Through improving overall health as part of a broader health-focused lifestyle? Significantly more so. As the other sections included in this overview of sauna’s effects show, sauna bathing can have considerable benefits for both physical and mental health. Its impact on stress, for example, has the potential to have significant positive effects on liver function – the organ actually responsible for detoxification . It is often actually these more generalised sauna influences on overall health and wellbeing that many people will attribute to being ‘detoxified’. Still, it is important to note that the different types of saunas will vary in the extent of their benefits; Finnish saunas, for example, provide far more extensive and varying health benefits compared to infrared saunas.
Note: this section is regarding homeostatic detoxification, not the process of weaning patients off addictive substances such as alcohol (which is also called ‘detoxification’). Sauna bathing’s effects regarding this can be found in the next section in our series.
 Klaassen, CD and Watkins III, JB (2015) Casarett & Doull’s essentials of toxicology, 3edn. The mcgraw-hill companies: USA
 Genuis, SJ et al (2011) ‘Blood, urine, and sweat (BUS) study: Monitoring and elimination of bioaccumulated toxic elements’ Archives of Environmental Contamination and Toxicology 61(2) pp. 344-357. Available at: https://www.ncbi.nlm.nih.gov/pubmed/21057782
 Genuis, SJ (2010) ‘Elimination of persistent toxicants from the human body’ Human and Experimental Toxicology 30(1) pp. 3-18. Available at: https://www.ncbi.nlm.nih.gov/pubmed/20400489
 Imbeault, P; Ravanelli, N; Chevrier, J (2018) ‘Can POPs be substantially popped out through sweat?’ Environmental International (111) pp. 131-132. Available at: https://www.sciencedirect.com/science/article/pii/S0160412017319761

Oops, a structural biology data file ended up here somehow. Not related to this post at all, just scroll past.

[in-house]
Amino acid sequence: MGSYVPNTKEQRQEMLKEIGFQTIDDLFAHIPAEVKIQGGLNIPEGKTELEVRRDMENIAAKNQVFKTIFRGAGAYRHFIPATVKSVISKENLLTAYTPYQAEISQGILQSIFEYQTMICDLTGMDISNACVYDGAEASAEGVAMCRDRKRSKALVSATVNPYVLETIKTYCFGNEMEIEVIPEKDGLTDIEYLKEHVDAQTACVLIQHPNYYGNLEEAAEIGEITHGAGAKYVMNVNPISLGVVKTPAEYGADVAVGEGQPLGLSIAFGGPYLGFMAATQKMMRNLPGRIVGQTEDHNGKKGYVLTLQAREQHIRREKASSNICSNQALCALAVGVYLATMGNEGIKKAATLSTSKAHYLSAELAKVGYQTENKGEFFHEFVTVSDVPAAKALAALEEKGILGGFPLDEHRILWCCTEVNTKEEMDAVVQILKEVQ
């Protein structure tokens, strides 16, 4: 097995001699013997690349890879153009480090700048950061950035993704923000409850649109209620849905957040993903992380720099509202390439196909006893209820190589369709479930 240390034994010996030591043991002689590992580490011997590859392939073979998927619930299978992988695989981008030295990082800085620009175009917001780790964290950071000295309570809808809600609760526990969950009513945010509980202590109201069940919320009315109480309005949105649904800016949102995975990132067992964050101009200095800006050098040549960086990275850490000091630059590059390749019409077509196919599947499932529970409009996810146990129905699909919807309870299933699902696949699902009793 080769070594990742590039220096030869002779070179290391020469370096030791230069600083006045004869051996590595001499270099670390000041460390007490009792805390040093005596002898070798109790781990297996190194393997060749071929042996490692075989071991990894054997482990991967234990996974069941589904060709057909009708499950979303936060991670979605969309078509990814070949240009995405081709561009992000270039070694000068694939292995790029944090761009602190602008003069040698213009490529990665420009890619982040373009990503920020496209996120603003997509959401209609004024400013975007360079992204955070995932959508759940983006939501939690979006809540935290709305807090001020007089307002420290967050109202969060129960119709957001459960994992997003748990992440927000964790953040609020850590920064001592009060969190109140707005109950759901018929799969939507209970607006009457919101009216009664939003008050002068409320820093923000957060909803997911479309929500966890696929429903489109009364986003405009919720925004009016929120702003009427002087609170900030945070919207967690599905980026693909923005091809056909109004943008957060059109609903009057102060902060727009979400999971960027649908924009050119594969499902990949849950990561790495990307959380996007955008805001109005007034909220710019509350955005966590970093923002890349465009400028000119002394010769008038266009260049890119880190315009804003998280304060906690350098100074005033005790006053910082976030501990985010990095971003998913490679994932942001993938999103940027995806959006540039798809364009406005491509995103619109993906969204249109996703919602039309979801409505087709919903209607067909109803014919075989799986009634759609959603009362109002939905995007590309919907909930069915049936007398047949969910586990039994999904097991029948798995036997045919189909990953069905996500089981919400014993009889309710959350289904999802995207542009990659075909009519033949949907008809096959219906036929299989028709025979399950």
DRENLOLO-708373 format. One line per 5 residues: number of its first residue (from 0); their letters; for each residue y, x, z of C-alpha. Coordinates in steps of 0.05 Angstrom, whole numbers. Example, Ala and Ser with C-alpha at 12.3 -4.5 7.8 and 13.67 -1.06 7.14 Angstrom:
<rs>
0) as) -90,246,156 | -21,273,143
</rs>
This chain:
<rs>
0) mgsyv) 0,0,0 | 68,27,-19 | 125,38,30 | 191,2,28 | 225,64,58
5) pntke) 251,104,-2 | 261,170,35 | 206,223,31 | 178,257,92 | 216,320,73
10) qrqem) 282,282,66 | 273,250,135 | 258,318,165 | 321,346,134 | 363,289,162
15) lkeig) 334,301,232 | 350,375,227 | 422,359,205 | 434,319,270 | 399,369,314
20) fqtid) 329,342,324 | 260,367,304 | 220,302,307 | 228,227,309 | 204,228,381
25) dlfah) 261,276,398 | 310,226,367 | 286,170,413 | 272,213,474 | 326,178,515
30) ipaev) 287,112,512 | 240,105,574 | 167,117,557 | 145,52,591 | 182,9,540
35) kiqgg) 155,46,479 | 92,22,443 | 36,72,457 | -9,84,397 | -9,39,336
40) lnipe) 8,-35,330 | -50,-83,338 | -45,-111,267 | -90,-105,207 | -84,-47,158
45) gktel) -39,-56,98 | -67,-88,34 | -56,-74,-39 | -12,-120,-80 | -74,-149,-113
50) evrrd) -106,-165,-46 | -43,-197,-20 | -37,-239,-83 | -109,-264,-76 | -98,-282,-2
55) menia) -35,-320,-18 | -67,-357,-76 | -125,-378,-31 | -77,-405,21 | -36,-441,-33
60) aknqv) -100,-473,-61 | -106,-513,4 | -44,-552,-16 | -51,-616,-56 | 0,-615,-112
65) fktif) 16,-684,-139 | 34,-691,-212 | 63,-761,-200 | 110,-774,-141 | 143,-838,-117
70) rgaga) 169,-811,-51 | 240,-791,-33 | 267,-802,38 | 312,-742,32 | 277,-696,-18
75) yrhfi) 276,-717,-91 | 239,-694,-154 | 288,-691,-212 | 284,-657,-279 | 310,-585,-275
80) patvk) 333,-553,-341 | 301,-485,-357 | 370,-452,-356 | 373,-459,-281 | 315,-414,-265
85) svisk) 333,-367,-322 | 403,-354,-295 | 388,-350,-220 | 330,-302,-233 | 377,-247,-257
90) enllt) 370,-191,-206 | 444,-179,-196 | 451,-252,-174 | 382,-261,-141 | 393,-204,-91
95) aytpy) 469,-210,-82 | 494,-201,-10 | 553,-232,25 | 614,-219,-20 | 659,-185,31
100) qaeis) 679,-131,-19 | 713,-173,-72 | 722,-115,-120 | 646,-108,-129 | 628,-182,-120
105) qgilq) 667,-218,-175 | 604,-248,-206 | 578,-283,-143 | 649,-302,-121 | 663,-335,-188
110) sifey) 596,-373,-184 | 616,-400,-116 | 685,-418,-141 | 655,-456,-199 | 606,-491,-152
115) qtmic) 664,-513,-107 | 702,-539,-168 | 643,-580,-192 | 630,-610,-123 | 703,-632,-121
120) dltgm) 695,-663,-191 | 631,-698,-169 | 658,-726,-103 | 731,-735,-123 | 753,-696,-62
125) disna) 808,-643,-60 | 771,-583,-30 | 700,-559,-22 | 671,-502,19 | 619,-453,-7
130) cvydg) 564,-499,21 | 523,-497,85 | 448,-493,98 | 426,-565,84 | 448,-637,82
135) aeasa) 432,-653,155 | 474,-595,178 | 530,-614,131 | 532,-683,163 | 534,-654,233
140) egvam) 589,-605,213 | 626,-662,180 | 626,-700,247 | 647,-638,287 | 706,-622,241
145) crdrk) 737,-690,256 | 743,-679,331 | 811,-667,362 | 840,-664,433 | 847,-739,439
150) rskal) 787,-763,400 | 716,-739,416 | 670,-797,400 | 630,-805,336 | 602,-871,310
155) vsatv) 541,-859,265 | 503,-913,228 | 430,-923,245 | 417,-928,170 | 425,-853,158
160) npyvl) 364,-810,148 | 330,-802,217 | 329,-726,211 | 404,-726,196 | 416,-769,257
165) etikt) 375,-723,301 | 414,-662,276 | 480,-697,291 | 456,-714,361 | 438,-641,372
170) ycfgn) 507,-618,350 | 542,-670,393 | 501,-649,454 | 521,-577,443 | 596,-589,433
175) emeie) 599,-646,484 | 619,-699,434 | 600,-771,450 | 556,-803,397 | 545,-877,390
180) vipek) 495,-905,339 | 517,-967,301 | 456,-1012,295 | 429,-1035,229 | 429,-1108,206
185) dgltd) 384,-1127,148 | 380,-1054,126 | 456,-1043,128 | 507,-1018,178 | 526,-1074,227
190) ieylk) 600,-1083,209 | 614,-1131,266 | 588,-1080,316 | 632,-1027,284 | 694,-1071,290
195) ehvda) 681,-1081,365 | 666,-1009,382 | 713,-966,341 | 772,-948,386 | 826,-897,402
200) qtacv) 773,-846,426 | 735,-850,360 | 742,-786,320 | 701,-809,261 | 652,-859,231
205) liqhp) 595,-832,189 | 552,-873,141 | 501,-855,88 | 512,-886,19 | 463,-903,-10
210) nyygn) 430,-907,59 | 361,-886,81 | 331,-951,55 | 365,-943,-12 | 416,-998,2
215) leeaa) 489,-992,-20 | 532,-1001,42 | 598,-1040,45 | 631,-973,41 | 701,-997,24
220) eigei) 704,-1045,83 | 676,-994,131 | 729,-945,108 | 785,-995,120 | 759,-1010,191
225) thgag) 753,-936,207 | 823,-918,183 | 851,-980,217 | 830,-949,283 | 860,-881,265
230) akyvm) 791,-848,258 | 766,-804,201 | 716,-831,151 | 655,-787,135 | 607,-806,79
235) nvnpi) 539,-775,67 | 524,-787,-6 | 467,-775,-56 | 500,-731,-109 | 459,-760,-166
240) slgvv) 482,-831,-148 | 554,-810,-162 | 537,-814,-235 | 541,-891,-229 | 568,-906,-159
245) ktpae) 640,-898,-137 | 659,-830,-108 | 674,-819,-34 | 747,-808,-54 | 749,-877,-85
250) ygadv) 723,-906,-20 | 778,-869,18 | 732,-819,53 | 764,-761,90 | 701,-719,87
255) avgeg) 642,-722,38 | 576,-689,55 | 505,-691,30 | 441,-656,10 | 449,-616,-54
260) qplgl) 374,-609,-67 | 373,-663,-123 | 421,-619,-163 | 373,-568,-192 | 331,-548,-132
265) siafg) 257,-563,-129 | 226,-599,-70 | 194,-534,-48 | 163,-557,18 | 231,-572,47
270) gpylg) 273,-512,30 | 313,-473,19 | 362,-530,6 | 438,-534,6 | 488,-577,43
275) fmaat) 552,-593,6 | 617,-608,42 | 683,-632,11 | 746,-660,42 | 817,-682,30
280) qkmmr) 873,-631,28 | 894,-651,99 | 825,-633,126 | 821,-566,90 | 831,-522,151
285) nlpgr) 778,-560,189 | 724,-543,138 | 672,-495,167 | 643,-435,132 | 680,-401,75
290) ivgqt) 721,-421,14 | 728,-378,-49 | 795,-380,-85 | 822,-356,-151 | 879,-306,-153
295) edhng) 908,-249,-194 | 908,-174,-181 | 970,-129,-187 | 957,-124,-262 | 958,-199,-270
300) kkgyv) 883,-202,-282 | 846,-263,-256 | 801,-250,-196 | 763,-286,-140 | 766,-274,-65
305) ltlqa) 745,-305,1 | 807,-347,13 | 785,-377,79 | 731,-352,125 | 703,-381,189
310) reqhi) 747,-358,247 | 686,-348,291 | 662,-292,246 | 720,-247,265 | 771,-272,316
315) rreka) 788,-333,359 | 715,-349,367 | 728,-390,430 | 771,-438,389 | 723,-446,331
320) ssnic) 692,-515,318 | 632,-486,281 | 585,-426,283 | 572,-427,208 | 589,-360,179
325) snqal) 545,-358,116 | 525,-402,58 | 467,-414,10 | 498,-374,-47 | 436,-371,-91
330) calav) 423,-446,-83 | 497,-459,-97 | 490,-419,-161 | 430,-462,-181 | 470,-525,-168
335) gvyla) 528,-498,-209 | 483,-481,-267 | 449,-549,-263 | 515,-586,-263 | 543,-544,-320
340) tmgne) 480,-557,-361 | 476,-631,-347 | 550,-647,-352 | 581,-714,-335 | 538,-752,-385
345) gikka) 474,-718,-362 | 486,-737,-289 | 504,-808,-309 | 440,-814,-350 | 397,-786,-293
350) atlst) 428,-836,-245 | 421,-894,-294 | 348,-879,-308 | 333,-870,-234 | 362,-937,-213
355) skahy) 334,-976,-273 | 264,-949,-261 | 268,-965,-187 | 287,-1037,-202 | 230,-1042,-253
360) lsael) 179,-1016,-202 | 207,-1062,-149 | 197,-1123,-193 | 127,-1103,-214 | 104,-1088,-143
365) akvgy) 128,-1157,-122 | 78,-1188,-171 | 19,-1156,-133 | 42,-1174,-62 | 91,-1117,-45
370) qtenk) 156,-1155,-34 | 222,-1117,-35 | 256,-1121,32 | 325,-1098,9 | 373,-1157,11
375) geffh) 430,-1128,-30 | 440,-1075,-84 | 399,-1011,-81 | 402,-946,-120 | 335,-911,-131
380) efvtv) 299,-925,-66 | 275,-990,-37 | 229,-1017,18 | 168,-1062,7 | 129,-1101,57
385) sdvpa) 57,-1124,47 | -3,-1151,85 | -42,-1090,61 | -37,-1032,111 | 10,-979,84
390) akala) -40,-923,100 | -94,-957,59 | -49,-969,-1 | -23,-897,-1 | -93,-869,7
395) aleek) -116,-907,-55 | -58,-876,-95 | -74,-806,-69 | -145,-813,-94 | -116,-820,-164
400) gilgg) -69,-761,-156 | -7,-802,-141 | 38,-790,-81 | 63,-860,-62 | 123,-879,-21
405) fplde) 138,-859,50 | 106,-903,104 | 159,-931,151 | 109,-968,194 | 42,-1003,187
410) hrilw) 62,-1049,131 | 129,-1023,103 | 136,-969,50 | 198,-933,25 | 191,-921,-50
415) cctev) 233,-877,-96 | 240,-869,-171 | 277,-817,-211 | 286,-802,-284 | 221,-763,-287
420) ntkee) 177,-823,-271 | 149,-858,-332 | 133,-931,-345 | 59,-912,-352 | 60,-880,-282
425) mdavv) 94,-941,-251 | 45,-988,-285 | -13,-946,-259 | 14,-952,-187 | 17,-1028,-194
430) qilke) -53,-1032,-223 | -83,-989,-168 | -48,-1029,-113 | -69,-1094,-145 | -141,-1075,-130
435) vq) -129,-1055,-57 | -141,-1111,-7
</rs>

Vere, CC et al (2009) ‘Psychosocial stress and liver disease status’ World Journal of Gastroenterology 15(24) pp. 2980-2986. Available at: https://www.ncbi.nlm.nih.gov/pmc/articles/PMC2702105/
A common sight on many sauna websites and forums is a statement about the amazing instantaneous weight loss effects of sauna bathing. Whilst this statement is not incorrect, it is misleading; it causes many readers to assume weight loss = fat loss when in actuality the immediate loss of weight observed after sauna bathing is due entirely to water loss as a consequence of increased perspiration. That is not to say sauna bathing is not an effective tool to aid in fat loss – indeed it can provide many beneficial effects in this respect – but it does so through alternative mechanisms many people are unaware of. Sauna’s fat loss effects, rather than being the result of a sudden acute boost in calorie burning during each session, fall more into the category of long-term lifestyle patterns that primarily support or enhance other healthy lifestyle habits such as exercise and diet. Arguably the most impactful of these mechanisms are saunas effects on exercise enhancement and recovery, stress reduction and metabolism.
As discussed in our previous section on exercise performance and muscle recovery, sauna bathing significantly improves exercise-induced muscle damage symptoms, including both pain intensity and muscle function . For those that have just begun exercising in an attempt to lose weight, having to take a break due to injury can slow down weight loss, undo and/or prevent improvement, and increase the likelihood of ceasing activities altogether. By minimising the risk of injury, frequent sauna bathing reduces the likelihood of these consequences occurring and thereby aids in weight loss efforts. Further to this, sauna bathing also has been found to improve exercise performance. Not only does bathing increase the amount of blood and oxygen being received by muscles, but it also improves cardiovascular health and lung function . Together, these physiological adaptions enable individuals to both intensify and lengthen their exercise sessions – leading to increased weight loss and physical fitness.